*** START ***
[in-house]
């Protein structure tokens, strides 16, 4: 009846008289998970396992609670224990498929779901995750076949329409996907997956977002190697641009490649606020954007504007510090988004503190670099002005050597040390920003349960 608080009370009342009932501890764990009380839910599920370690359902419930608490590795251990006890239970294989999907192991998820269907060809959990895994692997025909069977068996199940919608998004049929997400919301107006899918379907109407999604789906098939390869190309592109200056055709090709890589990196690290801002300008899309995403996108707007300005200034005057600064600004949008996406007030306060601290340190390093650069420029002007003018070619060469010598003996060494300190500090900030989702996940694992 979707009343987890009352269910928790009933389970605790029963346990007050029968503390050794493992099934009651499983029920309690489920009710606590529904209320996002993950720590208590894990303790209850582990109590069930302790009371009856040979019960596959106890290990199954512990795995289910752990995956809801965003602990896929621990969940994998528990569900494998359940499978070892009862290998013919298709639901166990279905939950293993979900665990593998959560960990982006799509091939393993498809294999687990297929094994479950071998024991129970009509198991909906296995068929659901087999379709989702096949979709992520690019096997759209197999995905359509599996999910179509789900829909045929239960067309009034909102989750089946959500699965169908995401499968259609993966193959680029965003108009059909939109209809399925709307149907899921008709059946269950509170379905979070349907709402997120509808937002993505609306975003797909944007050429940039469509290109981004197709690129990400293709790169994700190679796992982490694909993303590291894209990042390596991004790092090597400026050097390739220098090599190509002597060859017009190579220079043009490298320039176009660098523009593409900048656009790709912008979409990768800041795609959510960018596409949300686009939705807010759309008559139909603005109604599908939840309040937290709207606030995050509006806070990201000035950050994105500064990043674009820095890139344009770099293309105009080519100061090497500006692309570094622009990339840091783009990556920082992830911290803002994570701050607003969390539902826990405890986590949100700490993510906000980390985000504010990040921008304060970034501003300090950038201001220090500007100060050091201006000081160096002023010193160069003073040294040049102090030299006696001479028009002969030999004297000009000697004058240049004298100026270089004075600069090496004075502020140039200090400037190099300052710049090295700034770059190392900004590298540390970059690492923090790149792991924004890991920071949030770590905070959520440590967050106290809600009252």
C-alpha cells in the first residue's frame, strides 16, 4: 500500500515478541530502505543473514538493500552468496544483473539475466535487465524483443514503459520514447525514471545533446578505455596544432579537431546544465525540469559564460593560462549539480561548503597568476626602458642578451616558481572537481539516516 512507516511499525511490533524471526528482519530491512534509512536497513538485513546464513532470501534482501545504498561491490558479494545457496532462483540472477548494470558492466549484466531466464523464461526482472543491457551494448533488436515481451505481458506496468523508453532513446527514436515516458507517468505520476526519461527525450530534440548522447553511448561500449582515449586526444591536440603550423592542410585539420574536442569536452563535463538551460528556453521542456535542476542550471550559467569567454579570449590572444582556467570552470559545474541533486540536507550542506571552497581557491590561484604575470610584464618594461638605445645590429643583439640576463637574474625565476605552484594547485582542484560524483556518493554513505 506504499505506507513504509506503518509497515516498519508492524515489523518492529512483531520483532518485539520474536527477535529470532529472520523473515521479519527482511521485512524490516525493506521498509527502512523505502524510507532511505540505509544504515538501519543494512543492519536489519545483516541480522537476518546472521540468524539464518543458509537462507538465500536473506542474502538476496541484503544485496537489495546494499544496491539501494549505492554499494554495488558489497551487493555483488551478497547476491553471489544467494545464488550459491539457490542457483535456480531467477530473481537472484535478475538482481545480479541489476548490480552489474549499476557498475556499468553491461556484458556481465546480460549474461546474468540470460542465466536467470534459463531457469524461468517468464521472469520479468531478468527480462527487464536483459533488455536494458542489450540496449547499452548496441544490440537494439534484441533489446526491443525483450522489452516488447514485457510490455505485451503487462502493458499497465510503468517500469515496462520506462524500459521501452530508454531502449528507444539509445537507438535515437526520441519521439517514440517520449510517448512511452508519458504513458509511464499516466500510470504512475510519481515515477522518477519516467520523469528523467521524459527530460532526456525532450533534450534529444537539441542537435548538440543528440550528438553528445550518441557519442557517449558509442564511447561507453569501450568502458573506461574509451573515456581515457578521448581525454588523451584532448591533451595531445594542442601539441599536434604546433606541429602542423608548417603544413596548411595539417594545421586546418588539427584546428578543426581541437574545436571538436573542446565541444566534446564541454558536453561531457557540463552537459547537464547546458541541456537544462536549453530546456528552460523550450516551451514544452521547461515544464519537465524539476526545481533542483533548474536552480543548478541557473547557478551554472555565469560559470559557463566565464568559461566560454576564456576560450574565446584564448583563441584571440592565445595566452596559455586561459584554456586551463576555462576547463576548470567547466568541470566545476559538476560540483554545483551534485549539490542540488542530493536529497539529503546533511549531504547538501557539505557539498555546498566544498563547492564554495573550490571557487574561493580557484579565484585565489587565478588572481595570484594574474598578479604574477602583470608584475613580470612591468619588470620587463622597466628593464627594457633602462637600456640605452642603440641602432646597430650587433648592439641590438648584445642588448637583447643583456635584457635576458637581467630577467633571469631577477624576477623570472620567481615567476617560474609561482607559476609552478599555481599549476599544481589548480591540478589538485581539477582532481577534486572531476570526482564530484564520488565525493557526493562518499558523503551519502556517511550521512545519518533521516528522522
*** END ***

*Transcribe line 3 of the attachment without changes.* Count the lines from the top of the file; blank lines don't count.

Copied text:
C-alpha cells in the first residue's frame, strides 16, 4: 500500500515478541530502505543473514538493500552468496544483473539475466535487465524483443514503459520514447525514471545533446578505455596544432579537431546544465525540469559564460593560462549539480561548503597568476626602458642578451616558481572537481539516516 512507516511499525511490533524471526528482519530491512534509512536497513538485513546464513532470501534482501545504498561491490558479494545457496532462483540472477548494470558492466549484466531466464523464461526482472543491457551494448533488436515481451505481458506496468523508453532513446527514436515516458507517468505520476526519461527525450530534440548522447553511448561500449582515449586526444591536440603550423592542410585539420574536442569536452563535463538551460528556453521542456535542476542550471550559467569567454579570449590572444582556467570552470559545474541533486540536507550542506571552497581557491590561484604575470610584464618594461638605445645590429643583439640576463637574474625565476605552484594547485582542484560524483556518493554513505 506504499505506507513504509506503518509497515516498519508492524515489523518492529512483531520483532518485539520474536527477535529470532529472520523473515521479519527482511521485512524490516525493506521498509527502512523505502524510507532511505540505509544504515538501519543494512543492519536489519545483516541480522537476518546472521540468524539464518543458509537462507538465500536473506542474502538476496541484503544485496537489495546494499544496491539501494549505492554499494554495488558489497551487493555483488551478497547476491553471489544467494545464488550459491539457490542457483535456480531467477530473481537472484535478475538482481545480479541489476548490480552489474549499476557498475556499468553491461556484458556481465546480460549474461546474468540470460542465466536467470534459463531457469524461468517468464521472469520479468531478468527480462527487464536483459533488455536494458542489450540496449547499452548496441544490440537494439534484441533489446526491443525483450522489452516488447514485457510490455505485451503487462502493458499497465510503468517500469515496462520506462524500459521501452530508454531502449528507444539509445537507438535515437526520441519521439517514440517520449510517448512511452508519458504513458509511464499516466500510470504512475510519481515515477522518477519516467520523469528523467521524459527530460532526456525532450533534450534529444537539441542537435548538440543528440550528438553528445550518441557519442557517449558509442564511447561507453569501450568502458573506461574509451573515456581515457578521448581525454588523451584532448591533451595531445594542442601539441599536434604546433606541429602542423608548417603544413596548411595539417594545421586546418588539427584546428578543426581541437574545436571538436573542446565541444566534446564541454558536453561531457557540463552537459547537464547546458541541456537544462536549453530546456528552460523550450516551451514544452521547461515544464519537465524539476526545481533542483533548474536552480543548478541557473547557478551554472555565469560559470559557463566565464568559461566560454576564456576560450574565446584564448583563441584571440592565445595566452596559455586561459584554456586551463576555462576547463576548470567547466568541470566545476559538476560540483554545483551534485549539490542540488542530493536529497539529503546533511549531504547538501557539505557539498555546498566544498563547492564554495573550490571557487574561493580557484579565484585565489587565478588572481595570484594574474598578479604574477602583470608584475613580470612591468619588470620587463622597466628593464627594457633602462637600456640605452642603440641602432646597430650587433648592439641590438648584445642588448637583447643583456635584457635576458637581467630577467633571469631577477624576477623570472620567481615567476617560474609561482607559476609552478599555481599549476599544481589548480591540478589538485581539477582532481577534486572531476570526482564530484564520488565525493557526493562518499558523503551519502556517511550521512545519518533521516528522522